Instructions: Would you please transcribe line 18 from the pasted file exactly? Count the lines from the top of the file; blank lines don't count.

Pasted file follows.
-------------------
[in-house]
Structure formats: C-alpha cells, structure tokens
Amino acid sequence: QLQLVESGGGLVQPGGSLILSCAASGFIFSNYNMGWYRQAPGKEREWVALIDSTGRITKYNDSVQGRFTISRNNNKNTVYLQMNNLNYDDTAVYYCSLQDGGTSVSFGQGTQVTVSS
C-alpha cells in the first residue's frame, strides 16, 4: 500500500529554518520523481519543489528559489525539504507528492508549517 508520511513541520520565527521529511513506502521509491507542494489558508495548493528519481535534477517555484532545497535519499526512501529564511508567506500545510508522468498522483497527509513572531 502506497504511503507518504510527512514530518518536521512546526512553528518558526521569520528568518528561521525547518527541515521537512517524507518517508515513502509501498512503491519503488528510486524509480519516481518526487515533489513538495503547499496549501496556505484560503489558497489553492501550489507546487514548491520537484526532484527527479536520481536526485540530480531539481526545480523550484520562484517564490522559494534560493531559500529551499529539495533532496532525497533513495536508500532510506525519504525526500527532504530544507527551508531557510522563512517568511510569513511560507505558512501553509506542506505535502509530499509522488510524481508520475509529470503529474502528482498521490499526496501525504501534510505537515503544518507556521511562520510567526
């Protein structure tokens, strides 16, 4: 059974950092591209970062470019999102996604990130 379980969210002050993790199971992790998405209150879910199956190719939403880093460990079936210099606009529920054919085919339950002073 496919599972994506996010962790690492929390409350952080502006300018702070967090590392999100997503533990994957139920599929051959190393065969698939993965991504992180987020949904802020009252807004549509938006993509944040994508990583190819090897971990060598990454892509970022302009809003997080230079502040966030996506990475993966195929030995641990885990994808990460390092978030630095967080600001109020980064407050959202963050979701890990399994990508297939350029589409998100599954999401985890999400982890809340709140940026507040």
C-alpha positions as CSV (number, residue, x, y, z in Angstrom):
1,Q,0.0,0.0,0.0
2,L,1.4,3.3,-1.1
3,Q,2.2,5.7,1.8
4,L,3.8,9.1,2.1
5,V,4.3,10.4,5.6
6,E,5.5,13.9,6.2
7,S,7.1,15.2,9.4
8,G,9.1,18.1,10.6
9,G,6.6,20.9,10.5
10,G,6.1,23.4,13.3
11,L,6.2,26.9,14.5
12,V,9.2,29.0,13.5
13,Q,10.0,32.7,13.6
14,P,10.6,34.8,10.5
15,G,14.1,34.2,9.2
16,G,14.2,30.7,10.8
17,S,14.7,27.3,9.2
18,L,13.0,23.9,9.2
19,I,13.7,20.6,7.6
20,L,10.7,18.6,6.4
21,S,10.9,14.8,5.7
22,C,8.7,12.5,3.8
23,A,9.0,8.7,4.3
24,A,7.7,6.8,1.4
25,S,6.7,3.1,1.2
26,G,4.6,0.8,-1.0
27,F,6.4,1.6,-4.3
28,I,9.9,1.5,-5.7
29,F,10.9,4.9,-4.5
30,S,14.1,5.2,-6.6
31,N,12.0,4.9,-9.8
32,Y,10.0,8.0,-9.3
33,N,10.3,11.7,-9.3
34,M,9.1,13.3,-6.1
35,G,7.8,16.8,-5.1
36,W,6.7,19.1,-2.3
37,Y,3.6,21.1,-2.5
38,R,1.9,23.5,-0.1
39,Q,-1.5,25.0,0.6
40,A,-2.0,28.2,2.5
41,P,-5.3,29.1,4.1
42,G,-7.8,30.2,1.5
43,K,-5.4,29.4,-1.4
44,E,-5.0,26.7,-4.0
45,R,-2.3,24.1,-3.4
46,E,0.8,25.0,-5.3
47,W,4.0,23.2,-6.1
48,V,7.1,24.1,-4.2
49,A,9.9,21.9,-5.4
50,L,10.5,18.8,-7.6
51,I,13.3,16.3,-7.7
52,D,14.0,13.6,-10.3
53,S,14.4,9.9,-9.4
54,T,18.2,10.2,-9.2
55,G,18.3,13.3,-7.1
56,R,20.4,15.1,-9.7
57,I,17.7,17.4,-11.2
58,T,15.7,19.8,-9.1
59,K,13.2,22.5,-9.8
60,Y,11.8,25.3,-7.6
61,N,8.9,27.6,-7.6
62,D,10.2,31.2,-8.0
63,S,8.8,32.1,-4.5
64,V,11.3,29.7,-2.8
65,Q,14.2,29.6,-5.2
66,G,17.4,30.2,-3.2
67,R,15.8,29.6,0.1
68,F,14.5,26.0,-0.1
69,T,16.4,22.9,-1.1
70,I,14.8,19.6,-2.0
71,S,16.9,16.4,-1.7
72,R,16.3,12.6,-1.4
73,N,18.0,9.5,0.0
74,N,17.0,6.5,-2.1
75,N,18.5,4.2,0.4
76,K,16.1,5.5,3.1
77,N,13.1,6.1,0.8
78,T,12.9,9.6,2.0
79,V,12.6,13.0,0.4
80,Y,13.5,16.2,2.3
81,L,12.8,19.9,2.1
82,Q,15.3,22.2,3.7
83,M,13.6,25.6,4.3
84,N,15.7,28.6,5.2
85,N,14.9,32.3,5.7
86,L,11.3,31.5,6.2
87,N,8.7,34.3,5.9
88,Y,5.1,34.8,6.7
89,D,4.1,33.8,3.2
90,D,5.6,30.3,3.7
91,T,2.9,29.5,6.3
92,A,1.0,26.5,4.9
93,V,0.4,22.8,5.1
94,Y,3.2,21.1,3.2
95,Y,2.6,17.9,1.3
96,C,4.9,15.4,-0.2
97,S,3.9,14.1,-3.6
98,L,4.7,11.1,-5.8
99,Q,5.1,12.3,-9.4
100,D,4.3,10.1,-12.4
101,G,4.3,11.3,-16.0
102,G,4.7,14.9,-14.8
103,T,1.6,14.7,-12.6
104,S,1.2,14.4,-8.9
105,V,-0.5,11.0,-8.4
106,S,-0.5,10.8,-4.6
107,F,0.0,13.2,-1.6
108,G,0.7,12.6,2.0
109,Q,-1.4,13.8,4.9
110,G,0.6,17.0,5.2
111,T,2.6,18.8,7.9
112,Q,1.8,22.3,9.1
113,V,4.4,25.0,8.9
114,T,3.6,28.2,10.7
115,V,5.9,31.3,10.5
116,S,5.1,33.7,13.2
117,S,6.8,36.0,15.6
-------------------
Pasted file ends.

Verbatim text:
12,V,9.2,29.0,13.5